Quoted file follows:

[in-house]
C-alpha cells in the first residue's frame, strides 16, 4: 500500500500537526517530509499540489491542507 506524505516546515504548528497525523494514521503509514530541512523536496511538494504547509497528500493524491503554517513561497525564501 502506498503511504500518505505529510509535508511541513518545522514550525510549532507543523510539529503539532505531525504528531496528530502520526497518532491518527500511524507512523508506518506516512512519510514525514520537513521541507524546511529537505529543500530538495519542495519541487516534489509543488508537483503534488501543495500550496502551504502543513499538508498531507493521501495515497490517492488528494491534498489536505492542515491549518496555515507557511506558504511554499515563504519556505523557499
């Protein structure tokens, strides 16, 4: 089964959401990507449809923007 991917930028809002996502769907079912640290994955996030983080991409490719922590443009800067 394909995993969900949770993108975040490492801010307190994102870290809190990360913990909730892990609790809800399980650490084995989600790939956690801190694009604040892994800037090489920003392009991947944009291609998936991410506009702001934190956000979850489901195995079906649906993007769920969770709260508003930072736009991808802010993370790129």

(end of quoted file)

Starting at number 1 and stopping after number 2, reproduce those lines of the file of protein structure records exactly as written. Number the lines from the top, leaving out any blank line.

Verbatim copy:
[in-house]
C-alpha cells in the first residue's frame, strides 16, 4: 500500500500537526517530509499540489491542507 506524505516546515504548528497525523494514521503509514530541512523536496511538494504547509497528500493524491503554517513561497525564501 502506498503511504500518505505529510509535508511541513518545522514550525510549532507543523510539529503539532505531525504528531496528530502520526497518532491518527500511524507512523508506518506516512512519510514525514520537513521541507524546511529537505529543500530538495519542495519541487516534489509543488508537483503534488501543495500550496502551504502543513499538508498531507493521501495515497490517492488528494491534498489536505492542515491549518496555515507557511506558504511554499515563504519556505523557499